The Culture of Athletics

CK: Australia seems to do very well in international competition straight up however, with a small population the results are much more impressive. Conversely India and China with their massive populations don’t fair very well in comparison. Do you think this is a more of a cultural thing?

NB: Yes it is a cultural thing. Sport has a very big role to play just in the way Australians view themselves. To many Australians our image is very much reflected to the world as being connected to our success in sport.

CK: So saying this of a sport like athletics, especially running, do we need more of a message about the simplistic nature of the sport and possible inclusion for all and less involvement from government? It’s a simple endeavour.

NB: I think the government has a role to play because it’s about the health and well-being of people. In general our governments need to find ways to get our society more active and running is about the simplest and most basic activity to do this with.

CK: Is there now school programs with grading for participation in mandatory physical education courses. Is this something you are up against in Victoria?

NB: School sport and physical education was not as well supported 20 years ago as it is now.  We went through a period where less funding was allocated to school sport but it is now given greater priority in the curriculum – and this is largely due to the fact that it was so obvious that combined with changes in lifestyle the health of our children was declining. You wouldn’t allow a child to go to school and skip math so why should we allow them to fail develop the physical aspect of their growth during school years.

The Art of Coaching

CK: You credit quite a few people as mentors or people who you have modeled your training from, including Arch Jelley and Arthur Lydiard. The method is one thing, but application and the art of coaching is another.  Where did you develop the ability (that you are well known for) of instilling belief and confidence in your athletes?

NB: I’m not sure I can pin point how I actually do this. It’s different with different people. The first thing is belief in yourself. I don’t doubt my own plans. I always expect them to work out. From there coaching is a relationship situation and no matter how much you know there are going to be some people you will not connect with in a meaningful way. Once you’re able to connect with an athlete they are provided with certain expectations that are associated with our group – our brand if you like. And as people realize they can fulfill these expectations their confidence and belief in themselves grows.

CK: You are known for taking all of the different phases of running, ala Lydiard and working on each all the time, throughout the year. During the aerobic phase, do you have your athletes running anaerobically? You have said yourself that avoiding anaerobic work is important so as to not pull down the aerobic foundation that was built via steady volume, as per Lydiard.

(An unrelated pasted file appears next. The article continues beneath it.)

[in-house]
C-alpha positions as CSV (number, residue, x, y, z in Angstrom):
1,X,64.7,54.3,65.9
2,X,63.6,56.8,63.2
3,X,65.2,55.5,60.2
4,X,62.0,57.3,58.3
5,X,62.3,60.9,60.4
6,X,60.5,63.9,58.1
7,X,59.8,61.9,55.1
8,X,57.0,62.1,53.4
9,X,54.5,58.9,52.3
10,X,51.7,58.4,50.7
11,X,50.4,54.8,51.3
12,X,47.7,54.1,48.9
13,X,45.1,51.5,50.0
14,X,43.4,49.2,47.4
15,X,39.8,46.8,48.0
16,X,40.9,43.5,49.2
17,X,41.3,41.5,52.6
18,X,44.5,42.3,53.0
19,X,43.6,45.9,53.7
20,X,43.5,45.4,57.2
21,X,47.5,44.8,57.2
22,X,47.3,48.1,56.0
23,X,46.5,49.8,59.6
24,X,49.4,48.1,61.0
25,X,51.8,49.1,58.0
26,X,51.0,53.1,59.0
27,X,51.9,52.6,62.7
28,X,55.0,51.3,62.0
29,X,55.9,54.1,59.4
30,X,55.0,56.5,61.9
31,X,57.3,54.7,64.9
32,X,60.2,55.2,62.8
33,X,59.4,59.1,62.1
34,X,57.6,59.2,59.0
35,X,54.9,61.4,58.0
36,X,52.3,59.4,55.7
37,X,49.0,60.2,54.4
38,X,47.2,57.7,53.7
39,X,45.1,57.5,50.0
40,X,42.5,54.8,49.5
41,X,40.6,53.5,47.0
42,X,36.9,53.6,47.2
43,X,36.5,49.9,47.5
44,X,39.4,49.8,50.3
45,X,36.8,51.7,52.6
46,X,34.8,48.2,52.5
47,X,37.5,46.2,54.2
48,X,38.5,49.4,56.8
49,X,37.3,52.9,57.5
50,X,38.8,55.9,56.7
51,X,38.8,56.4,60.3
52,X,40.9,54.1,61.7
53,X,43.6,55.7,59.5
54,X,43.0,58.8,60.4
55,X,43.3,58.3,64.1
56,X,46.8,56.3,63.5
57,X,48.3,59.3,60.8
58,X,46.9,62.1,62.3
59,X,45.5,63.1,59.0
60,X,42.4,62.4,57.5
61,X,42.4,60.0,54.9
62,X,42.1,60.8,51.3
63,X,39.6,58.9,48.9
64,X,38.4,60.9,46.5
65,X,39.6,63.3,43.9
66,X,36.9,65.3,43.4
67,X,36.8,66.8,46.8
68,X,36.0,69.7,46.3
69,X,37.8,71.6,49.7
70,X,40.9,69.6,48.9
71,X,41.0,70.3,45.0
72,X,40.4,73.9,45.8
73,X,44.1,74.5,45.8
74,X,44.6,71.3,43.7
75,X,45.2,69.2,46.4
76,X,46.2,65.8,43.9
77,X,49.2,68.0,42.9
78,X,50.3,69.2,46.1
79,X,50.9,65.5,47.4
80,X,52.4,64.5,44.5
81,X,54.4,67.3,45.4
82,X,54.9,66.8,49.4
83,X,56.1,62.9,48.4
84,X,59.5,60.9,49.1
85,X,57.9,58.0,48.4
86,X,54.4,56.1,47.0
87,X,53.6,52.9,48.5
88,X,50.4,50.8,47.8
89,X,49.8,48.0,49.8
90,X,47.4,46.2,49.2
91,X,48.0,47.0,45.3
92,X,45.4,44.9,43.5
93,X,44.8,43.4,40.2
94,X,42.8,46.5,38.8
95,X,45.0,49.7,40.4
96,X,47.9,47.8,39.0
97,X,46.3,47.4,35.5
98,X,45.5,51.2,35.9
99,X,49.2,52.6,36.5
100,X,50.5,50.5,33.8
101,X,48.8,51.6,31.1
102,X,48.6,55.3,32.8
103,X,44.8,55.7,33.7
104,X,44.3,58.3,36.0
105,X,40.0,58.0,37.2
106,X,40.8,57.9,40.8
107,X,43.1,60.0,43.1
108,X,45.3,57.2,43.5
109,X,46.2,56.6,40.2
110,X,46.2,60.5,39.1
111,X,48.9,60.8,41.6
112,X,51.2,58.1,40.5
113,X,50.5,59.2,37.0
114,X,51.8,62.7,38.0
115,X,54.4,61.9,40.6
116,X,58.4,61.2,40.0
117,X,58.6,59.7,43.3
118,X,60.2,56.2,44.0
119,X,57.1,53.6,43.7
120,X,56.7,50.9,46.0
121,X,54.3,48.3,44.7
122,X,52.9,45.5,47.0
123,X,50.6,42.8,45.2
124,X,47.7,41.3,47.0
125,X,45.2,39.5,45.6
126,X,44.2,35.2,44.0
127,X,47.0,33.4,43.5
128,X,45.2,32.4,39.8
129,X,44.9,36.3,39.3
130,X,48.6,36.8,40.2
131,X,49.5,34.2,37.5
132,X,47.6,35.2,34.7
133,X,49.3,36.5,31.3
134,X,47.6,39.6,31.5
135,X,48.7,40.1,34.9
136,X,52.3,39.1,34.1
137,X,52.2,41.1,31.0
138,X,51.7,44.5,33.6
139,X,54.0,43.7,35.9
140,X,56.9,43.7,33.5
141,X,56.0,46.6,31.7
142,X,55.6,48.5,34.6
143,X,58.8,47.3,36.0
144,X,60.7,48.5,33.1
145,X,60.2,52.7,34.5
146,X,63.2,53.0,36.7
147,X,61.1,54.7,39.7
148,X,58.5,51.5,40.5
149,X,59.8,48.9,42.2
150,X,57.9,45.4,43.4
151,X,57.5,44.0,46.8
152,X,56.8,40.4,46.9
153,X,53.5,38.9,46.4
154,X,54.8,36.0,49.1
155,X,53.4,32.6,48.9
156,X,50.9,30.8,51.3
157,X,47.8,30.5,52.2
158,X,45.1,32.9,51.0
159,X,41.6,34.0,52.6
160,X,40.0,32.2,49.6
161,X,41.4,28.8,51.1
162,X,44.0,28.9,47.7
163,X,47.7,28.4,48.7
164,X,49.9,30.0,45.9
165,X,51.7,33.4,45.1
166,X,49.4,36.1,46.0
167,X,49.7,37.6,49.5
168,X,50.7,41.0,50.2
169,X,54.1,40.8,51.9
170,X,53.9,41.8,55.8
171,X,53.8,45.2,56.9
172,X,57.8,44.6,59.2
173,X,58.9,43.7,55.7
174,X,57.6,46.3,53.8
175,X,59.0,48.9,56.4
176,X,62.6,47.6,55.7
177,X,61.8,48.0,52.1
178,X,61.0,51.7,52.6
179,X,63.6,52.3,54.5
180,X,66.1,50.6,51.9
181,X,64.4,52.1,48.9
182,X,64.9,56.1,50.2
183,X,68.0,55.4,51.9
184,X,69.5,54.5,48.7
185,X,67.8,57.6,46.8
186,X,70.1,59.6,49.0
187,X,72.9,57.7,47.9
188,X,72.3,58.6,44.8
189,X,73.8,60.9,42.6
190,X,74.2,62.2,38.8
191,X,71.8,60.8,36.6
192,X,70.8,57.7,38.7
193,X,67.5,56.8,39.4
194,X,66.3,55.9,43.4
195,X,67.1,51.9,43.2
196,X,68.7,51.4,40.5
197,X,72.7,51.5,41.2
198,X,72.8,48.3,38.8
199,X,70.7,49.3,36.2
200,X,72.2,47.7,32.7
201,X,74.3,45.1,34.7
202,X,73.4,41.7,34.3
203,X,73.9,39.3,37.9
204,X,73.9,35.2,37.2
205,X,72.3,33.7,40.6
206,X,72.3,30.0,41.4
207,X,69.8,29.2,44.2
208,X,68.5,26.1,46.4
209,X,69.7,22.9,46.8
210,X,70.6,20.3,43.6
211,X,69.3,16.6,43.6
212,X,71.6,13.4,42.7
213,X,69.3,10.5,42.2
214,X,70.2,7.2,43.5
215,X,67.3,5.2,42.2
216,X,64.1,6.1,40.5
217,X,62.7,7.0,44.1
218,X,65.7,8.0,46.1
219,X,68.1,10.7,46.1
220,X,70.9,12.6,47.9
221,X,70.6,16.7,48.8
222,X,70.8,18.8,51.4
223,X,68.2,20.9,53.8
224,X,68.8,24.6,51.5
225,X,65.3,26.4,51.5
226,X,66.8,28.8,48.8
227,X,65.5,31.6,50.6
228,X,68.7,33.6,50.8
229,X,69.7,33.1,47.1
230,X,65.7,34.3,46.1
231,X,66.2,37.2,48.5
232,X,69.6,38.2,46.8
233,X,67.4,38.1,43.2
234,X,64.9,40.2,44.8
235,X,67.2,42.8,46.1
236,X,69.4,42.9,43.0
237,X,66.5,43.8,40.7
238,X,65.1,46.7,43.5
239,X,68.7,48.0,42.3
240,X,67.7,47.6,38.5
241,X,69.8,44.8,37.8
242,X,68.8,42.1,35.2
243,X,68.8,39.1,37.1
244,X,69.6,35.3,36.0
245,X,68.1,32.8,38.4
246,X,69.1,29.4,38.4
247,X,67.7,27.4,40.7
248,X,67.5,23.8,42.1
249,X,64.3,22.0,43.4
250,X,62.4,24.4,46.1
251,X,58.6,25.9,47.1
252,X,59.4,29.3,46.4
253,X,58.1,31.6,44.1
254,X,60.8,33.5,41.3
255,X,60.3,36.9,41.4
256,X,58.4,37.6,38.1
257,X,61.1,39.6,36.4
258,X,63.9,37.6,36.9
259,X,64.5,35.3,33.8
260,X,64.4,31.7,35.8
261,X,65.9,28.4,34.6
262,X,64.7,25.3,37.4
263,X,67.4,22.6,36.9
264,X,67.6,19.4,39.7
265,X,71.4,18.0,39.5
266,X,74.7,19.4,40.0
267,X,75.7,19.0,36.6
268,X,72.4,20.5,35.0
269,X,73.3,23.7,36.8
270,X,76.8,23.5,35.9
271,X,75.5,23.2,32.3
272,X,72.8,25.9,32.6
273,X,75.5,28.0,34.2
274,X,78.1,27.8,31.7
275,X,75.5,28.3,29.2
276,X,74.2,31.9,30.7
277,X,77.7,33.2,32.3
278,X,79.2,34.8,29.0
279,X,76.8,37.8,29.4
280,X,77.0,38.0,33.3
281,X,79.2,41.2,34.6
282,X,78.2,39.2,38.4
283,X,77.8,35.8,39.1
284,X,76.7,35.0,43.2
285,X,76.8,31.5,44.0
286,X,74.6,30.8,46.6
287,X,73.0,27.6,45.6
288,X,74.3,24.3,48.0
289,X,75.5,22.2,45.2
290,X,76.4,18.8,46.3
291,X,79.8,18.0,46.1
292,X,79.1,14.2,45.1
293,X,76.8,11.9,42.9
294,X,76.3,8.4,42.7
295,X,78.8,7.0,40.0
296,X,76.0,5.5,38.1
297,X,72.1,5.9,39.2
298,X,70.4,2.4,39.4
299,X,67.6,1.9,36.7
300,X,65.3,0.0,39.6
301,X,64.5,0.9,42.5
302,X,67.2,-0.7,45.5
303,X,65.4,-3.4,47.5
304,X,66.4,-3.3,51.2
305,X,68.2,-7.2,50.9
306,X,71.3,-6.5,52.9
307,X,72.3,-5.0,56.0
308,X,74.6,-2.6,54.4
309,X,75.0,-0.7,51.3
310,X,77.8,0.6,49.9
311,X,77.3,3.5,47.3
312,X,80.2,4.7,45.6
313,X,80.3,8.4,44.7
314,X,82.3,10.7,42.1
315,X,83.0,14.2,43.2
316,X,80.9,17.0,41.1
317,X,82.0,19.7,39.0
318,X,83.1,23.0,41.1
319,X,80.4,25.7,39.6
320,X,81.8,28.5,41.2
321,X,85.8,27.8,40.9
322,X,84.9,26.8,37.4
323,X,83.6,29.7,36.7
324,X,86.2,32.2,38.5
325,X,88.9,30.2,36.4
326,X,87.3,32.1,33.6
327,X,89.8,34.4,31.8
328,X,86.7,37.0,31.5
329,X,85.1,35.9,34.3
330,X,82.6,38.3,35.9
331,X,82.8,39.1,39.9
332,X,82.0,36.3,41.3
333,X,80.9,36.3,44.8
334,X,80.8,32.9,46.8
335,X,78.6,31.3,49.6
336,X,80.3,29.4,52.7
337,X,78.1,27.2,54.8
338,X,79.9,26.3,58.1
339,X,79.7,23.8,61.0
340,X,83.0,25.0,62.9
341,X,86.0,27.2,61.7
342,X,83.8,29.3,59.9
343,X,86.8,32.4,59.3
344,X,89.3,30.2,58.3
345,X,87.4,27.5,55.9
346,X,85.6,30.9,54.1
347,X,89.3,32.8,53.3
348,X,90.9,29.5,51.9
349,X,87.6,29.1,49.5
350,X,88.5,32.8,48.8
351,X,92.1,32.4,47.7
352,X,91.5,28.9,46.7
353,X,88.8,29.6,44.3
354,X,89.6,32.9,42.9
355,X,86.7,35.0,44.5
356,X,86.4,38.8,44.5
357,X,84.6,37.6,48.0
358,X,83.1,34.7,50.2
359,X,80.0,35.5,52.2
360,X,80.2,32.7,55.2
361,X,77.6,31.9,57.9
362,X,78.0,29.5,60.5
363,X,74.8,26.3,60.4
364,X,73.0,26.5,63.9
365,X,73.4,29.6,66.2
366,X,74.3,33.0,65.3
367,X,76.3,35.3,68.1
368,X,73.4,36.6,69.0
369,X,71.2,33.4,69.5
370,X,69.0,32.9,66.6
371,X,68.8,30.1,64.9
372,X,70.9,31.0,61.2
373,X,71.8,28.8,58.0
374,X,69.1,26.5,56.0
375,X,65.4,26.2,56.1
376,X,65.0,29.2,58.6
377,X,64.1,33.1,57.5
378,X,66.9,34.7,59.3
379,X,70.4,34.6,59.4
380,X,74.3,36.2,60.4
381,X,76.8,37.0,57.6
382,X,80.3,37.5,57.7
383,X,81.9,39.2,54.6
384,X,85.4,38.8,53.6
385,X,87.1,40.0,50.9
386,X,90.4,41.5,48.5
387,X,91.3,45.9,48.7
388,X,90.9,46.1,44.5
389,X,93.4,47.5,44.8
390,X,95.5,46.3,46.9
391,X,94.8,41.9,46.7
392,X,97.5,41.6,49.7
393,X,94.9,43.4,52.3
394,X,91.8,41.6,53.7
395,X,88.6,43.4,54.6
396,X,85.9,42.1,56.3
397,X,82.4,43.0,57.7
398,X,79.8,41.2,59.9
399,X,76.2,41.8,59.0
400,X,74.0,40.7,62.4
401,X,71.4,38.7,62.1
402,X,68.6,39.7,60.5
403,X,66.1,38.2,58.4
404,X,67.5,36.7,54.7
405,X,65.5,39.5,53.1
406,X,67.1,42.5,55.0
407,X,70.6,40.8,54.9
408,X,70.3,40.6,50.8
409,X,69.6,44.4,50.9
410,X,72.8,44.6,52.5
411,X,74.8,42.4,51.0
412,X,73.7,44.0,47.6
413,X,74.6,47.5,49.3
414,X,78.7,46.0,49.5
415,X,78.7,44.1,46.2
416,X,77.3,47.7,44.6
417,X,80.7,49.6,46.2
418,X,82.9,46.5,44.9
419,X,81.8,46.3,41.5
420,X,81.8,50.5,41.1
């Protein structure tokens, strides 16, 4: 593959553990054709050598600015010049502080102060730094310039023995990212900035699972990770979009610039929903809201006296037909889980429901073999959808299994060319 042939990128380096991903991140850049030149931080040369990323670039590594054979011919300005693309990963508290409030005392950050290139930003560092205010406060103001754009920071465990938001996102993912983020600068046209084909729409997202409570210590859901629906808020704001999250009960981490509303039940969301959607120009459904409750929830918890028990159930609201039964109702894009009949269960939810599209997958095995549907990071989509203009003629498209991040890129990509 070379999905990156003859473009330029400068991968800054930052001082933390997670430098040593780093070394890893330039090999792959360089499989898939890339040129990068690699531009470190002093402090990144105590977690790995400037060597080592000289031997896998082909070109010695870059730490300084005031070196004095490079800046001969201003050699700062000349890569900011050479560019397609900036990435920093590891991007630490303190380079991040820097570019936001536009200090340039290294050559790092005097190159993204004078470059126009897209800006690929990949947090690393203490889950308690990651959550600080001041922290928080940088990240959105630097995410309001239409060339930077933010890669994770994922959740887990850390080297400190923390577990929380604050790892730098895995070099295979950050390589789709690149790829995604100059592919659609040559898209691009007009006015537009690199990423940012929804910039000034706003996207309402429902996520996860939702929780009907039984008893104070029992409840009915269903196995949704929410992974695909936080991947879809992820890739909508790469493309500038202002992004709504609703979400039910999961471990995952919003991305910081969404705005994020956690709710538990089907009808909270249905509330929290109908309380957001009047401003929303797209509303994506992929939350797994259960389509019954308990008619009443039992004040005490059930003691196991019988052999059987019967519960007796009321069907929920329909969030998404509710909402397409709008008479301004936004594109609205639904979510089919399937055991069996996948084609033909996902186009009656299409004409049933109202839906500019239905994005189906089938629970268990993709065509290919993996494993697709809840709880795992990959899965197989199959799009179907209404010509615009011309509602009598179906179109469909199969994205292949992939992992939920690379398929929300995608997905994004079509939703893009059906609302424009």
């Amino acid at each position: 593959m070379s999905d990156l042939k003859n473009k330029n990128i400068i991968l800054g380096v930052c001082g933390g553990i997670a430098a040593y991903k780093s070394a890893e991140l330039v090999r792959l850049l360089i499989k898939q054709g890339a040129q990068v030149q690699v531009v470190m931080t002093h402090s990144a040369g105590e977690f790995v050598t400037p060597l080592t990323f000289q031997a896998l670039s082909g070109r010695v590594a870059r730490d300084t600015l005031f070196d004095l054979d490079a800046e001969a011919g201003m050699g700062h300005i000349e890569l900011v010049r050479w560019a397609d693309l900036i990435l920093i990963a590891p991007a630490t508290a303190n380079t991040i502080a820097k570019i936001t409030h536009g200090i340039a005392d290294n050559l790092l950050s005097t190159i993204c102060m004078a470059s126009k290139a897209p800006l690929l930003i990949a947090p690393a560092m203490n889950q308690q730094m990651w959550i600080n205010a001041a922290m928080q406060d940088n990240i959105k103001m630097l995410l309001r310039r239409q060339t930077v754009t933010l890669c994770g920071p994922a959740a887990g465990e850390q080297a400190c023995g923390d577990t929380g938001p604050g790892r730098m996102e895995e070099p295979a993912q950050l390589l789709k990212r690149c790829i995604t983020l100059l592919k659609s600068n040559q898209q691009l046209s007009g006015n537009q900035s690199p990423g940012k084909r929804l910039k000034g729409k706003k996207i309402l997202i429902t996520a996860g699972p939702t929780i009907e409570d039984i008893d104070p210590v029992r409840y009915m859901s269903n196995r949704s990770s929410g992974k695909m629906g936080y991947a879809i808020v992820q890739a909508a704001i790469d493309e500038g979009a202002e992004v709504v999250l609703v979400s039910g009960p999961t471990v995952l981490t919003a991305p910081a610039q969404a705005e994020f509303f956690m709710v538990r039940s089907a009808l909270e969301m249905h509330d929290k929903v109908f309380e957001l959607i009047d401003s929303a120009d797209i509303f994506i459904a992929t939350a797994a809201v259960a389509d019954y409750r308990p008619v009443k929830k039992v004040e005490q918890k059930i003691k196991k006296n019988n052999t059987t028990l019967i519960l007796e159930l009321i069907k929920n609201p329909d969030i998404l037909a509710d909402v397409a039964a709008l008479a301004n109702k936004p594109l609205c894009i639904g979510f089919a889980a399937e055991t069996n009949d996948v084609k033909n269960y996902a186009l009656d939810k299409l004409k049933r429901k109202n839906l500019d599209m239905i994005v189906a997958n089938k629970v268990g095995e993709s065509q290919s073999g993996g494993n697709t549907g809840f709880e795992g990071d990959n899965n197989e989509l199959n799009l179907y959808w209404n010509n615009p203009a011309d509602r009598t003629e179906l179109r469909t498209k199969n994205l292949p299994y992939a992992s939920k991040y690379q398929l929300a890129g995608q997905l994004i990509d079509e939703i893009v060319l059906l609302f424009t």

NB: We always do a little bit of anaerobic running. Some athletes need to do more than others do. I just don’t like them doing hard anaerobic workouts close to races.

CK: Were you surprised by Mo Farah’s recent 10k UK record run?

NB: Mo Farah is coached by Alan Storey. I suggested Mo came to train with my group for a period and I think he learned mainly about the structure of his lifestyle and the rhythm of training required to become a world-class athlete by training with us. Alan already knew a lot more than I did about training – but Mo wasn’t getting the results because he wasn’t living the life of an athlete. The record didn’t surprise me. I think Mo still has more to do. I could see him setting records like he did that night but also being in contention for the win rather than placing 5th and never looking like the winner. That is the next step for him. To be able to believe he can win against the very best and not just against Europeans.

CK: So is Jon Brown’s 27:18’14 British 10, 000m record next?

NB: Anyone who can run under 13min for 5000m and win the European 10,000m and European cross-country titles has the ability to run 10,000m in 27.10 or better. It wouldn’t shock me if Mo ran under 27min.

CK: It’s an old record and Jon’s best 5000m was 13:19, so this makes sense. Do you expect Mo to take the record soon, perhaps spring of 2011?

NB: I’m sure if Mo were to run in a 10k such as the race where Solinsky ran inside 27min this year he’d have the British 10k record.

On Craig Mottram

CK: What are your thoughts on Mottram returning to the same level of glory he had with you?

NB: It’s hard for me to know as I don’t really know what he’s doing. He hasn’t looked close to it on the occasions I’ve seen him this year and it’s certainly not common for an athlete to turn up to their 4th Olympics and do better than they did at the previous three but he is an enormous talent and I wouldn’t say it was impossible.

CK: Any chance of you coaching him again, if he doesn’t get back to the level he was with you? Obviously there are at least two people to consider a decision like that, but you did coach him for a good length of time.

NB: At the moment I’m focused on the guys I’m working with. I spent 10 years working with Craig and while we got some very good results I’d have to say that overall I was disappointed in the level of achievement for his talent. But that was the best I could do so I think it’s only right he gives another coach the opportunity to do better with him before he’s no longer physically capable.

CK: Yes but he made a tactical error in a very big race and subsequently the split happened. It appears on the surface that perhaps the decision was made in haste perhaps fueled by the emotion of not winning.

NB: I think it’s fair to say there was more to it than Beijing. I didn’t really enjoy working with Craig for much of 2008 and it wasn’t just myself that found him difficult. Many of the guys in our group just found him a difficult guy to be around at that time. He just wasn’t happy being there so it was probably best he moved on. Some of them improved a lot once he moved on and while I don’t know this, my gut feeling is that they may not have had that improvement if he was still working with us.